Supervisors Ponder School Board Budget

Schools Seeking $788,000 More Than Last Year

By Heather Michon

The Fluvanna County School Board presented its $18.8 million budget to the Board of Supervisors at a budget work session on Wednesday (Feb. 17).

They anticipate that the county will need to pay an estimated $788,000 more than the previous fiscal year.

Outgoing Superintendent Chuck Winkler outlined the budget, adopted by the school board at their Feb. 10 meeting. Increases over FY21 include $1 million in salary increases, the hiring of new reading and math specialists to help students regain ground lost to the pandemic closures, a remedial summer school program, and raises in substitute teacher pay to meet the increased state minimum wage. Federal and state funds will cover some — but not all — of the increases.

Winkler said he was hopeful all students would be back to five–day-a-week in-school instruction at the start of the next school year in August and noted that they are aggressively trying to get all teachers and staff fully vaccinated. But, he said, there was no guarantee. “We’re trying to build this airplane while we’re flying it right now,” he said.

Teacher salaries were a major focus of the School Board’s deliberations, where teachers routinely leave for better-paying positions in Charlottesville-Albemarle, and increasingly, Louisa.

School Board Chair Perrie Johnson told supervisors that, with the pandemic, “it is now more important than ever, I believe, that we recruit and retain excellent teachers, and that does take money.”

After a work session and dinner break, the supervisors reconvened for their regular meeting, where they heard two presentations on issues likely to come back before them in the coming weeks and months.


Public Works Director Calvin Hickman gave a presentation on the 1831 courthouse in Palmyra, arguing for the need to hire an architectural firm to conduct a Historic Structure Report to guide the county towards a long-term preservation plan for the building. This report would cost around $30,000.

“The building has been in use until just a few years ago,” said Hickman, recalling that he had once been called to jury duty in the cramped old courtroom. Since the new courthouse opened, the historic building has occasionally been utilized as temporary office space and for special events but has developed some noticeable structural issues that may cost $500,000 or more to address in coming years.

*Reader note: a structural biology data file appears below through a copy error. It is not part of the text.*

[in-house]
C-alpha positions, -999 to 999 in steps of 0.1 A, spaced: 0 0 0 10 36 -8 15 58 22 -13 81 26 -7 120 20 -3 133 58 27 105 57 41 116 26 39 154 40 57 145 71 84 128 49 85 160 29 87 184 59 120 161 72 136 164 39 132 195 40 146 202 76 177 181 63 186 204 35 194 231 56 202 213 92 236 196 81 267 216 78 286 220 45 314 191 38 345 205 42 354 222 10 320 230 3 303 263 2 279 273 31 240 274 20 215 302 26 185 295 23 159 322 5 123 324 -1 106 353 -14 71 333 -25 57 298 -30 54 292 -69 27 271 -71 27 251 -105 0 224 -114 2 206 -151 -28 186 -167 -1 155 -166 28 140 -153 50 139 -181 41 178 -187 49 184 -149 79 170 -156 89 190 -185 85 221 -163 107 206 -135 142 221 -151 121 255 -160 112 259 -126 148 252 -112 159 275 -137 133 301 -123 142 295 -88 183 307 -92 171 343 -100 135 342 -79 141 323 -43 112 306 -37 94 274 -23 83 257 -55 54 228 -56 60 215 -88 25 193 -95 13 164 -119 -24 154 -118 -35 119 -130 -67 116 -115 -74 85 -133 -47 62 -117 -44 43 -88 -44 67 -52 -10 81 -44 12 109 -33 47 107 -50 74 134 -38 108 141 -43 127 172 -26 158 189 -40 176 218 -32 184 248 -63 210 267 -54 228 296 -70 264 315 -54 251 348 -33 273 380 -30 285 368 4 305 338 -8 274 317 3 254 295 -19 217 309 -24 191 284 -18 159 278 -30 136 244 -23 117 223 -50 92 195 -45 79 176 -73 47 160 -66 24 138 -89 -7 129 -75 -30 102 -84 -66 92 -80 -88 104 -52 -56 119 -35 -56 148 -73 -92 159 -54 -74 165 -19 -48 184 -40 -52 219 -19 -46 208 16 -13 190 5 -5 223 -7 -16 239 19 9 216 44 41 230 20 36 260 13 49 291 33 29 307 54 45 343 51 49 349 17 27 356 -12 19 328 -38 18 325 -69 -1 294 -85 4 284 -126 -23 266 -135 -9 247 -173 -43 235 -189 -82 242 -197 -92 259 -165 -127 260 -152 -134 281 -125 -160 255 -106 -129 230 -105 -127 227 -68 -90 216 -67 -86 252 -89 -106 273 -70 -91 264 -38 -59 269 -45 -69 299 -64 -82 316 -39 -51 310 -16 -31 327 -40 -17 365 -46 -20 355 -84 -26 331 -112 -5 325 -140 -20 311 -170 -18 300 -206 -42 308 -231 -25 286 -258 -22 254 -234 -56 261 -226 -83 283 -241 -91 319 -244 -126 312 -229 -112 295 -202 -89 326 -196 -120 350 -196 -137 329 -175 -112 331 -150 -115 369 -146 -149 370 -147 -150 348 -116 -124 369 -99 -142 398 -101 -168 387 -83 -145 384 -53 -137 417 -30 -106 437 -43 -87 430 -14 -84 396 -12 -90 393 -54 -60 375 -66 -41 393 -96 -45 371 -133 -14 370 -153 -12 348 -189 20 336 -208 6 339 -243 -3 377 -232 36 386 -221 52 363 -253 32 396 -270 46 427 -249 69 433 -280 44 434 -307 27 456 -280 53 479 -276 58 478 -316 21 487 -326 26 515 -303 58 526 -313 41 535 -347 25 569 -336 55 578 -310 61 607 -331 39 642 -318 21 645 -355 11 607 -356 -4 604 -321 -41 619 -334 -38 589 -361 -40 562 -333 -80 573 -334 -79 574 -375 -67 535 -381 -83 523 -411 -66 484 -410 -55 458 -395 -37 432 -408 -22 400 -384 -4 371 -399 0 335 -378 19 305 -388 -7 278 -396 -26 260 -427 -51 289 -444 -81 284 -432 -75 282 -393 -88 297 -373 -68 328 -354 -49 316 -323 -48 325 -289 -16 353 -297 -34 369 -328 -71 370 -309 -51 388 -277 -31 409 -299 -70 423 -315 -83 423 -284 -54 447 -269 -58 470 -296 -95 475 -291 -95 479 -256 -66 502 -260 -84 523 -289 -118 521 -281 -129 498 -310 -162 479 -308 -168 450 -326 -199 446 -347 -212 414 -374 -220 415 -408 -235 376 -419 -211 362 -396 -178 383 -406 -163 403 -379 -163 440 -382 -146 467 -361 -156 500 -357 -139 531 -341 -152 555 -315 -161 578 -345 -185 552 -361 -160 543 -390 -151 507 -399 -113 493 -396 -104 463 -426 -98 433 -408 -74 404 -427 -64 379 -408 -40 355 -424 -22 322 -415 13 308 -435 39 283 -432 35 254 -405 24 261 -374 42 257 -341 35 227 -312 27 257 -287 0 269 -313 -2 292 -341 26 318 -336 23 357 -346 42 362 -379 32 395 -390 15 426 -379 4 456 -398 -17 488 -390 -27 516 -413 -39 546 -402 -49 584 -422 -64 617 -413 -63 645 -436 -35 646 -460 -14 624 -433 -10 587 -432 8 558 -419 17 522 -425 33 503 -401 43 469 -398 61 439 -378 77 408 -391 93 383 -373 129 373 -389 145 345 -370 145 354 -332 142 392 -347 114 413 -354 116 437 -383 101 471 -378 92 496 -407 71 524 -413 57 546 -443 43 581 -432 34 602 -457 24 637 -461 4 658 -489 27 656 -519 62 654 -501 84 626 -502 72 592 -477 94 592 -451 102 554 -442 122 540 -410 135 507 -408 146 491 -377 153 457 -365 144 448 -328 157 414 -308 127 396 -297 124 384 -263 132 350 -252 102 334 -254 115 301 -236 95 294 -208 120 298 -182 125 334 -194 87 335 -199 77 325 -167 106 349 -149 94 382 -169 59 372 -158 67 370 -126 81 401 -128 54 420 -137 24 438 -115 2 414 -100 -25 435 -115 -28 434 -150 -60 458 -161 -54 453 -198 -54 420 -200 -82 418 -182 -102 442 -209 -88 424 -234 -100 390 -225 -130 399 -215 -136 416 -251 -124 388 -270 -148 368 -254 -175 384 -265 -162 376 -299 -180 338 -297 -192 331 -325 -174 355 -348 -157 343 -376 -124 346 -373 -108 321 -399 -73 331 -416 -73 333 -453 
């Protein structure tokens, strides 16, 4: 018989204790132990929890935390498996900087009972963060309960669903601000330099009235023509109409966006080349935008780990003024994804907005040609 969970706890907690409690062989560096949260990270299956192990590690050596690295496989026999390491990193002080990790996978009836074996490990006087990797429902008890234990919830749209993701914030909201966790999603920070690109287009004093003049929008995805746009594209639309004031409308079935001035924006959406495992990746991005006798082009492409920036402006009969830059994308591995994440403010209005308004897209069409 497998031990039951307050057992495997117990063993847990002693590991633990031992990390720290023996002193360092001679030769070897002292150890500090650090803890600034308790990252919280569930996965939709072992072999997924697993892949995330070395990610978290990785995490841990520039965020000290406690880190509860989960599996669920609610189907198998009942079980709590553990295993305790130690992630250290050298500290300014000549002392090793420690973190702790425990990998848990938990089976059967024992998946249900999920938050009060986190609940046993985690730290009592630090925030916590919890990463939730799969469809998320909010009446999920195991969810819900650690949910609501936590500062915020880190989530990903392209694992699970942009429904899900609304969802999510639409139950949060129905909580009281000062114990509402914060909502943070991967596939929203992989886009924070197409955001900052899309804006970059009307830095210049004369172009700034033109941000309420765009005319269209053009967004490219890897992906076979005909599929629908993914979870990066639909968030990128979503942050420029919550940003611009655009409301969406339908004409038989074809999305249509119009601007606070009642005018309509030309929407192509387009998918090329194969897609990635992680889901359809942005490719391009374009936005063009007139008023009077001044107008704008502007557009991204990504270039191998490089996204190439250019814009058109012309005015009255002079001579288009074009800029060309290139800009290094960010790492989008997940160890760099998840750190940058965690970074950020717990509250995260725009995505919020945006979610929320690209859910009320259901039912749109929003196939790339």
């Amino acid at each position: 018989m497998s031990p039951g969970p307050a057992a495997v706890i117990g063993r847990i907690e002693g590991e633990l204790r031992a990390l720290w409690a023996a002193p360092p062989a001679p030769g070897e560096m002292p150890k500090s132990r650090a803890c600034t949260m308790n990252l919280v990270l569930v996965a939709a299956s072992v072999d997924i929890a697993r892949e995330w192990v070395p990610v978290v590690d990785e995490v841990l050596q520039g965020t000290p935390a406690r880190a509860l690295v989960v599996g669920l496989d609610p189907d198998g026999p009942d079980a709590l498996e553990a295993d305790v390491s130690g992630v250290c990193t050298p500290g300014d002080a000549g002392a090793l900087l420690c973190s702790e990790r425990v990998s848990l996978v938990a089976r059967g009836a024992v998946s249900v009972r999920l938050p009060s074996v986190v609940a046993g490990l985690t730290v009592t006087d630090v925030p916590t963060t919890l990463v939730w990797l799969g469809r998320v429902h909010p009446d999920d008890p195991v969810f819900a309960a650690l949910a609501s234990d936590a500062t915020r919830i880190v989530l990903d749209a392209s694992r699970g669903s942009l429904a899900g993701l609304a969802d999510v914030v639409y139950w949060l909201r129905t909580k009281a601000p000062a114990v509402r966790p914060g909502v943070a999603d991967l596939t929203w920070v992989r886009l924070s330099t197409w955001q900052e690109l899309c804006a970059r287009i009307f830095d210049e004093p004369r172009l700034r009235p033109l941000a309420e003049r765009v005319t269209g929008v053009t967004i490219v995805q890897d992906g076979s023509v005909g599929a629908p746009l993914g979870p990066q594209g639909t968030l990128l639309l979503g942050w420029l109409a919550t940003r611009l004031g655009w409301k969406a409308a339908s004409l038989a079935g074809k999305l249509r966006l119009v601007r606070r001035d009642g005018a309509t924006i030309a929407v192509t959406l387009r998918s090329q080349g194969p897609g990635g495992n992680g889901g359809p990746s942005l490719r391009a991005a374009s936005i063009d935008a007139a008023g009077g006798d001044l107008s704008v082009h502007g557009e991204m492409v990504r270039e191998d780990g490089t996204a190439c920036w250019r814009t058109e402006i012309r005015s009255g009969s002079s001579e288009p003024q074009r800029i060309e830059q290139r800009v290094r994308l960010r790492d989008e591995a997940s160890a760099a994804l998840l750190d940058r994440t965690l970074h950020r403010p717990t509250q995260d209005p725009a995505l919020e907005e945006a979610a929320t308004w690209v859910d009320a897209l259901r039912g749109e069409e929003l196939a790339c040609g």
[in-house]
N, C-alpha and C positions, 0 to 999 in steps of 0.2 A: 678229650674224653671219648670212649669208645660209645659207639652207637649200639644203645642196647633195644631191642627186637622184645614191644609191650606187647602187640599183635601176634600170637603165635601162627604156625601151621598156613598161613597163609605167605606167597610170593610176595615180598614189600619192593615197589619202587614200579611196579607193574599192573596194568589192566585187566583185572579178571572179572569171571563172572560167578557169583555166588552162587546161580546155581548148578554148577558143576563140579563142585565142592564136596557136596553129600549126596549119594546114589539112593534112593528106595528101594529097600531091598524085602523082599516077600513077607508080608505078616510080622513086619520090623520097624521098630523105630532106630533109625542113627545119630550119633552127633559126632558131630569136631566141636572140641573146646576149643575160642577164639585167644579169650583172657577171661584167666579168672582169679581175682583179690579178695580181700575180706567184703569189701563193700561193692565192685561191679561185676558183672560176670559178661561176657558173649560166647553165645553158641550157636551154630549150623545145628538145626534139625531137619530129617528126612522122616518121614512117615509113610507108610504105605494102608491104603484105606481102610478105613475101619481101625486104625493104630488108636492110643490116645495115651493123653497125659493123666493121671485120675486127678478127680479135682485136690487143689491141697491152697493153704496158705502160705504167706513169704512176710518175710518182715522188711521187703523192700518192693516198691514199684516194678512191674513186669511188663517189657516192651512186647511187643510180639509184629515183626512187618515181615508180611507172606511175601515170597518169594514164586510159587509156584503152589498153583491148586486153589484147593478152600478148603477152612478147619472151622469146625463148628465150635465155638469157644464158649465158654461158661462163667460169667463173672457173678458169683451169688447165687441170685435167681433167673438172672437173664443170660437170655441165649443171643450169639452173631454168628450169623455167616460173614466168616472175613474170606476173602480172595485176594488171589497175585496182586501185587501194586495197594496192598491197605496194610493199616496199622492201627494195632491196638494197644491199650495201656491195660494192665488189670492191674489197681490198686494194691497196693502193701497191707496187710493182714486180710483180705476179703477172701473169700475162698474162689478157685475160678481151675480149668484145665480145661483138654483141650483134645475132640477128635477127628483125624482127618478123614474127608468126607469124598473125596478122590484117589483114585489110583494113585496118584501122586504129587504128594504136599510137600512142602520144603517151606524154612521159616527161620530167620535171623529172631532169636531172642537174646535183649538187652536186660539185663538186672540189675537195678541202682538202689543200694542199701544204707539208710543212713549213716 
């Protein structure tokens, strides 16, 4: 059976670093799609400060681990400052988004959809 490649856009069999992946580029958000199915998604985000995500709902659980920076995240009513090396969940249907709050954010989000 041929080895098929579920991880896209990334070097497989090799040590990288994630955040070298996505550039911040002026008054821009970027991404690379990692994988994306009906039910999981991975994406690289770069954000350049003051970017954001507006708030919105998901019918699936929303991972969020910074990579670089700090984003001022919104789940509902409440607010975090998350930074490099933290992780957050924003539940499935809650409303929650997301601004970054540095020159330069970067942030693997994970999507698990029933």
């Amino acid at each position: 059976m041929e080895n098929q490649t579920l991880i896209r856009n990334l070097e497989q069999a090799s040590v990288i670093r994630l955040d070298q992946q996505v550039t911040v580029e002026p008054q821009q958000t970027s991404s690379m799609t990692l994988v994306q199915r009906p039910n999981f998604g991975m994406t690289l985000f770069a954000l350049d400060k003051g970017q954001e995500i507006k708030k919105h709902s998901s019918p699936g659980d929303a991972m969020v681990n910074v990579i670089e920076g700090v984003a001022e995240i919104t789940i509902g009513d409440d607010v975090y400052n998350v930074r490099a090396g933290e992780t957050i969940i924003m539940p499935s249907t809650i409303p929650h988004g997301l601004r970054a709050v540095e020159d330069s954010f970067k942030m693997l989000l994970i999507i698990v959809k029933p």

A Historic Structure Report, said Hickman, could help guide restoration efforts for the next 25 to 50 years.

While there was no official motion on the agenda, the majority of the supervisors signaled they would be in favor of the plan.


William Park of Pinnacle Construction & Development Corporation gave a presentation on a plan for affordable multifamily housing near the new roundabout at Rt. 53 and Lake Monticello Road.

Coves at Monticello would contain 124 units in five buildings clustered around a community center and a pool. The majority would be two-bedroom apartments, although they plan on offering 32 three-bedroom units.

Because this would be designed as “affordable workforce housing,” Park explained, residency would be open only to those earning 50-70% of the area median income of $93,900 and rents would be capped based on family income. While he didn’t have hard figures, he said this would work out to roughly $900-$1,500 per apartment.

“The federal government has shown [this area] in 2020 as a Difficult to Develop area, which I think further gives evidence that there is a problem, or a lack of affordable housing, in the area,” said Park.

He estimated that the development would cost around $21 million to build and would create 10 permanent jobs.

Park proposed a financial incentive or “performance agreement” with the county that would lock the real estate tax at a low rate for 15 years, then slowly increase to the full tax rate over a period of five years.

Several board members voiced concerns about the plan, including the increased burden on the school system from an influx of families with children and the loss of real estate tax revenue during that first 15 years, but did not dismiss the proposal outright. They asked Park to give them more information before taking any next steps.


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